NM4885 : Druim an Aoinidh and An Sgrr

taken 8 years ago, near to Kildonnan, Highland, Great Britain

Druim an Aoinidh and An Sgùrr
Druim an Aoinidh and An Sgrr
The nearer cliffs are columns of basalt, and An Sgrr is formed of pitchstone with a similar jointing pattern.
Sgrr of Eigg

The distinctive shape of An Sgrr of Eigg is instantly recognisable from almost all directions. From the east it appears as a dramatic pillar of rock, while from north and south it appears as a long ridge with a sharp culmination.

Superficially the rock of An Sgrr resembles the rock columns of Staffa and the Giant's Causeway. However closer inspection of the rocks reveals that they are quite different. Staffa and the Giant's Causeway are made up of smooth, fine-grained rock, while the rock of An Sgrr consists of a glassy matrix with angular crystals in it. These crystals are relatively resistant to erosion, so they stand proud when the matrix is eroded away, resulting in a rough knobbly surface which is wonderful to walk on.

An Sgrr is in fact a unique geological feature, the last result of the volcanic activity which created much of the Inner Hebrides as movement of the tectonic plates led to the opening of the Atlantic Ocean some 60 million years ago.

About 60 or 61 million years ago large amounts of basalt lava erupted from volcanoes along the rift that was developing between the European and American tectonic plates. Basaltic lava is low in silica, and therefore runny, and it flows readily, flooding large areas. These basalts blanketed much of what are now the Inner Hebrides and Northern Ireland with multiple layers of lava, forming a plateau of basalt rocks several hundred metres deep. Beinn Buidhe, on the north and east of Eigg, is a remnant of this plateau.

Over the next couple of million years, erosion by water and weather removed some of the basalt, and, in particular, a river carved a deep valley in the plateau where An Sgrr now is. Eventually this river deposited material including trees and boulders in the river bed, resulting in the formation of a conglomerate in the valley bottom.

About 58 million years ago the youngest volcano in the Hebrides erupted catastrophically. The magma forming this volcano was chemically very different from the older basalts. It had a high silica content, so it was sticky and did not flow easily. Over time it gummed up the volcano, the pressure of more magma rising through the crust, and eventually the volcano exploded, rather like Mount St Helens in 1980.

Volcanic explosions like this produce nues ardentes, 'glowing clouds', which are made up of hot gas, ash and rock fragments. They behave like fluids, and when they flow are termed pyroclastic flows. They travel at high speeds over long distances and can even climb over some hills. This eruption filled in the valley, and rapidly cooled to form pitchstone, with a glassy matrix and embedded crystals.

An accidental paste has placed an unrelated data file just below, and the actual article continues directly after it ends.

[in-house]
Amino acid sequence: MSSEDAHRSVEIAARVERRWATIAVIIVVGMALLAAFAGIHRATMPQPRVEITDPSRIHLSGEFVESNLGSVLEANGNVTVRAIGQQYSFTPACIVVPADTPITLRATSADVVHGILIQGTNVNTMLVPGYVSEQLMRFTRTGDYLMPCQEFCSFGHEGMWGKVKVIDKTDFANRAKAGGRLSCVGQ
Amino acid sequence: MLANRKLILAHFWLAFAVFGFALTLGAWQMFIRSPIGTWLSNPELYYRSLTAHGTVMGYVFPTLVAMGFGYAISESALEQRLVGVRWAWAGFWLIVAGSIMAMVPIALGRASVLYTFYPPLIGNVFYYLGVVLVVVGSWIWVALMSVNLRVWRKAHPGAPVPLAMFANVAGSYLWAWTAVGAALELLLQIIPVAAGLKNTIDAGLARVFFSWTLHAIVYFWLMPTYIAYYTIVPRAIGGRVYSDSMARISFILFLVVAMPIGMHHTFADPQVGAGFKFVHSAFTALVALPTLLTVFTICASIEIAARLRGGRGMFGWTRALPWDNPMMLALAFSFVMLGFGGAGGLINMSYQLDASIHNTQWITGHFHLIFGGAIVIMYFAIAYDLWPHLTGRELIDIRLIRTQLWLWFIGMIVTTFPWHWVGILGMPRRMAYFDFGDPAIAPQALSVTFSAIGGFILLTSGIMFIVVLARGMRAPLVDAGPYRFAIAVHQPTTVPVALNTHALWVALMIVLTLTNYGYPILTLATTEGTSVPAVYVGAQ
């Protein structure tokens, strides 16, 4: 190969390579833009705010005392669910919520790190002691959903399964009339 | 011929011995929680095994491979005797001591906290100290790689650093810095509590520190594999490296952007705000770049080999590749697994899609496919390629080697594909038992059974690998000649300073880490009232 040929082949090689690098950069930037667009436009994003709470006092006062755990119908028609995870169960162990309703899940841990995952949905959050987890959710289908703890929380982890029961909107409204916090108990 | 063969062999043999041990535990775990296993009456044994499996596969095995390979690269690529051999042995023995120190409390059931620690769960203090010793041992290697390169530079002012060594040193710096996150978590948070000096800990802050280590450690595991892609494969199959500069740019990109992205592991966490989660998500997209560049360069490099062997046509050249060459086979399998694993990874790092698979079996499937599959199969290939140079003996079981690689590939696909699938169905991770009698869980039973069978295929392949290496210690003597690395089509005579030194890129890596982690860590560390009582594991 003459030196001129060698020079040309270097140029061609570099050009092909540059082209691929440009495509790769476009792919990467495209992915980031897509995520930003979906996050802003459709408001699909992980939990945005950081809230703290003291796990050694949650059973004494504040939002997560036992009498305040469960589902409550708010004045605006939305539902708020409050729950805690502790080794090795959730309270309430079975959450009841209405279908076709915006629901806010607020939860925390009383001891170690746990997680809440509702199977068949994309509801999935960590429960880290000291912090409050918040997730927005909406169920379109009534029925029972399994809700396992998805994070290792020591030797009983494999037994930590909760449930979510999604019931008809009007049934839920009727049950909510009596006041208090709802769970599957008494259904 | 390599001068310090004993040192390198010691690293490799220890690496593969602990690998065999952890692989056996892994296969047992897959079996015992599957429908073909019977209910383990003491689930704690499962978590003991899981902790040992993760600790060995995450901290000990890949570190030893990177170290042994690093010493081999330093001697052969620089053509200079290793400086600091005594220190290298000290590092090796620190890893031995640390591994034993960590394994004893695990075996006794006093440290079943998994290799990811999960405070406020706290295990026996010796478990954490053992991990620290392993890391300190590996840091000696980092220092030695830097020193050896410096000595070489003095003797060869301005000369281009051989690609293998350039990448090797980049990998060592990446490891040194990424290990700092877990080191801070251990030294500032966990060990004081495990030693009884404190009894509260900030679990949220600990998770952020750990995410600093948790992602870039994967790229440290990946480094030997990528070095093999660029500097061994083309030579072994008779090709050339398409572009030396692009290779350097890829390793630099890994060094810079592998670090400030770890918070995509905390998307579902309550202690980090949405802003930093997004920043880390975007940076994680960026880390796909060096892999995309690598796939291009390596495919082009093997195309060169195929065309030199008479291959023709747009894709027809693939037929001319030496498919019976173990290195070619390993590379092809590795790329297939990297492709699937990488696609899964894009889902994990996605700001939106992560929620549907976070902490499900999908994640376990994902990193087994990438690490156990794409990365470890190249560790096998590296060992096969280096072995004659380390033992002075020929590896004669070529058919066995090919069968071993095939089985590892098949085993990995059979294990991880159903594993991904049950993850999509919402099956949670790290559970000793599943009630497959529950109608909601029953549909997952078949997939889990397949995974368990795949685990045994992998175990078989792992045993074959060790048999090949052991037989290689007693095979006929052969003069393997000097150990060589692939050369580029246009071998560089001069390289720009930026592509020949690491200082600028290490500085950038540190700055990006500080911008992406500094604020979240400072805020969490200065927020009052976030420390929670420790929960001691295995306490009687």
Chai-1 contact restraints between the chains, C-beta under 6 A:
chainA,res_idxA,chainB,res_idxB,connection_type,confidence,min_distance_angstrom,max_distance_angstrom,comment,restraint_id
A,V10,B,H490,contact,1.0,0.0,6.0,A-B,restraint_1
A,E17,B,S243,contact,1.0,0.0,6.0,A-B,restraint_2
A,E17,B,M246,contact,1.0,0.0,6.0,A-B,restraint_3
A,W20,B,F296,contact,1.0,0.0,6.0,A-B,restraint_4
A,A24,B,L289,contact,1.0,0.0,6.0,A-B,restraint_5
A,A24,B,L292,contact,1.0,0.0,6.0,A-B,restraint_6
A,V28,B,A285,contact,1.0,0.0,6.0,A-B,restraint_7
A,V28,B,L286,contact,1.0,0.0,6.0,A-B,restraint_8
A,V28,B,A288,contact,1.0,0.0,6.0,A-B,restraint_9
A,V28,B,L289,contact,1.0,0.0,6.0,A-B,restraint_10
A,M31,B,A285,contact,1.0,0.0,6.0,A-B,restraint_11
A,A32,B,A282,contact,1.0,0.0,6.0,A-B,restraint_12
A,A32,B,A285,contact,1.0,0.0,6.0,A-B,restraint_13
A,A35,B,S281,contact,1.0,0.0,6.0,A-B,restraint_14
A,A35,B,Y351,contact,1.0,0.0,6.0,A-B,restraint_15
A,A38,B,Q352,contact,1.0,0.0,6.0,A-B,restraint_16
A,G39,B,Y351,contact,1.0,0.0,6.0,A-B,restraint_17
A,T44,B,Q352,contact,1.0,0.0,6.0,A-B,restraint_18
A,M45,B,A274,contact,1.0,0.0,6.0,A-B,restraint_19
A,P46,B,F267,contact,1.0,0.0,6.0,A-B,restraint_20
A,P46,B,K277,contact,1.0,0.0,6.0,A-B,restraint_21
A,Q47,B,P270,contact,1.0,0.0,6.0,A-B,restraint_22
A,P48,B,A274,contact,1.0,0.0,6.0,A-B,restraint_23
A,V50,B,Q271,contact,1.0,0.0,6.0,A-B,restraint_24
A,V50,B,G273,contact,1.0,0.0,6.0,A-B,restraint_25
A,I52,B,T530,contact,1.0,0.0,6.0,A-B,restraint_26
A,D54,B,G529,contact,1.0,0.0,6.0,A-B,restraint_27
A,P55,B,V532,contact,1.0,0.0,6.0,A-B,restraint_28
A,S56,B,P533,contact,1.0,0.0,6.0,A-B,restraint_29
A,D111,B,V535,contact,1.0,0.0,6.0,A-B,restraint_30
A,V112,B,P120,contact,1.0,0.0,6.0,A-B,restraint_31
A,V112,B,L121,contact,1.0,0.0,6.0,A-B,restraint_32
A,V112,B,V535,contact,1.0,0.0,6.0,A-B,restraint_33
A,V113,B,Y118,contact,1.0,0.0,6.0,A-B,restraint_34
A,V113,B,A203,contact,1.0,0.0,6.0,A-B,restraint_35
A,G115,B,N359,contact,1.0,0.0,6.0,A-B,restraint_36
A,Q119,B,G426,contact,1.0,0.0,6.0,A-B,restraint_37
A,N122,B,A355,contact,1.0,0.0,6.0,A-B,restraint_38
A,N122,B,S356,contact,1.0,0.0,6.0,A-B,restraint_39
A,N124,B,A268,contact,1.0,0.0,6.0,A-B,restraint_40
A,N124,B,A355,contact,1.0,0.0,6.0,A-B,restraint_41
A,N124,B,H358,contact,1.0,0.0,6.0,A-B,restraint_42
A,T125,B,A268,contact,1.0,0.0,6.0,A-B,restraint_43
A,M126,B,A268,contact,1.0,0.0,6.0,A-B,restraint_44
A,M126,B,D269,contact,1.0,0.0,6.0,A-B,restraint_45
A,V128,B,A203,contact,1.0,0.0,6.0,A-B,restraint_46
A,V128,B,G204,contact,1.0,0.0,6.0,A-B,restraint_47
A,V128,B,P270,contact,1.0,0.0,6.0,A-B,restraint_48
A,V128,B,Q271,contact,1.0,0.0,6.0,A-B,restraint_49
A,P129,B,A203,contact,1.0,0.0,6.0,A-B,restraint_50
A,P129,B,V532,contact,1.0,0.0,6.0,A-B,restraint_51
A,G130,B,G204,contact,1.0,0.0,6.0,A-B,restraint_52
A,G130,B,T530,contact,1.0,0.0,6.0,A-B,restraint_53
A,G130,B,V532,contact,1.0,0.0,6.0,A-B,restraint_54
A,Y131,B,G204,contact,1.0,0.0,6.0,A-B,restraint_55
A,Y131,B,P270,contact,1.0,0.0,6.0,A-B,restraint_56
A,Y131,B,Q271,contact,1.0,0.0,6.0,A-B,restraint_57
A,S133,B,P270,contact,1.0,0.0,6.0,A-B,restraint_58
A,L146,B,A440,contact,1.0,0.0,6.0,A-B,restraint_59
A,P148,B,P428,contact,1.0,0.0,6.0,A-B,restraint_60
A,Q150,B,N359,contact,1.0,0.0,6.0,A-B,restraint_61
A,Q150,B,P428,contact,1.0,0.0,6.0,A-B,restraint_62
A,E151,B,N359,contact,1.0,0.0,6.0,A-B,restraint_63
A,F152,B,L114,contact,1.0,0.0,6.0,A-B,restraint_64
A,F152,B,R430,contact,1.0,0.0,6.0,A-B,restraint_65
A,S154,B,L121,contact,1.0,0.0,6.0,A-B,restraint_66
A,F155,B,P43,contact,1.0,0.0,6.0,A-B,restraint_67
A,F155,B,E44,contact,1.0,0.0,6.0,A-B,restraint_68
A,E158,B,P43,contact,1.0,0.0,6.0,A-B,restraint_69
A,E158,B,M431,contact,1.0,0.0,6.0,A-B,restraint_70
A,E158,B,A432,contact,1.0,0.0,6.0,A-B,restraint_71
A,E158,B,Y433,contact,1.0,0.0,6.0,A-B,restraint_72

After this, erosion continued to remove the basalt plateau, but the pitchstone filling the valley is much more resistant to erosion than the basalt, so over millions of years the pitchstone ridge remained, standing proud above the surrounding landscape, and resulting in the distinctive feature we now recognise as An Sgrr.

Further reading

'The Geology of Eigg', by John Hudson and Ann Allwright, Department of Geology, University of Leicester, 2003.

'The emplacement of a large, chemically zoned, rheomorphic, lava-like ignimbrite: the Sgurr of Eigg Pitchstone, NW Scotland', David J Brown and Brian R Bell, Journal of the Geological Society, Vol 170, pages 753-767. LinkExternal link

Columnar Basalt

Natural columns of basalt are a fairly familiar sight in views of Staffa and the Giant's Causeway, but they occur in many other places as well.

When molten rock, called magma, is erupted on the surface of the earth, it is termed lava. Lava cools relatively quickly, so there is no time for large crystals to develop, and the resulting rock is fine-grained.

Basalt forms from cooling of lava with a low silica content and a high content of heavy elements like iron and magnesium. Such lava is very runny, and spreads out to cover large areas with successive flows, building up a flat-topped pile of layers that fills in and covers over the pre-existing landscape.

As it cools, the rock contracts, and it develops cracks. It forms hexagons because hexagons are the only shape that can completely fill a void without sharp corners. If you like, they are Nature's compromise between circles, where all parts of the surface are equidistant from the centre, and squares, which can also fill voids but have corners much further from their centres than the middles of their sides are.

The cracks propagate at right angles to the cooling surface, resulting in the formation of hexagonal columns. As the cracks go deeper into the lava flow, they can be deflected, for example if they lie on top of an uneven cold surface, forming curves and complicated patterns of columns.

Not every column is exactly hexagonal, but if you counted the number of sides per column in any given flow, the average number of sides would be six.

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NM4885, 70 images   (more nearby search)
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Date Taken
Thursday, 1 May, 2014   (more nearby)
Friday, 13 June, 2014
Geographical Context
Geological interest 
Subject Location
OSGB36: geotagged! NM 4864 8510 [10m precision]
WGS84: 56:53.3352N 6:7.7049W
Camera Location
OSGB36: geotagged! NM 4891 8523
View Direction
West-southwest (about 247 degrees)
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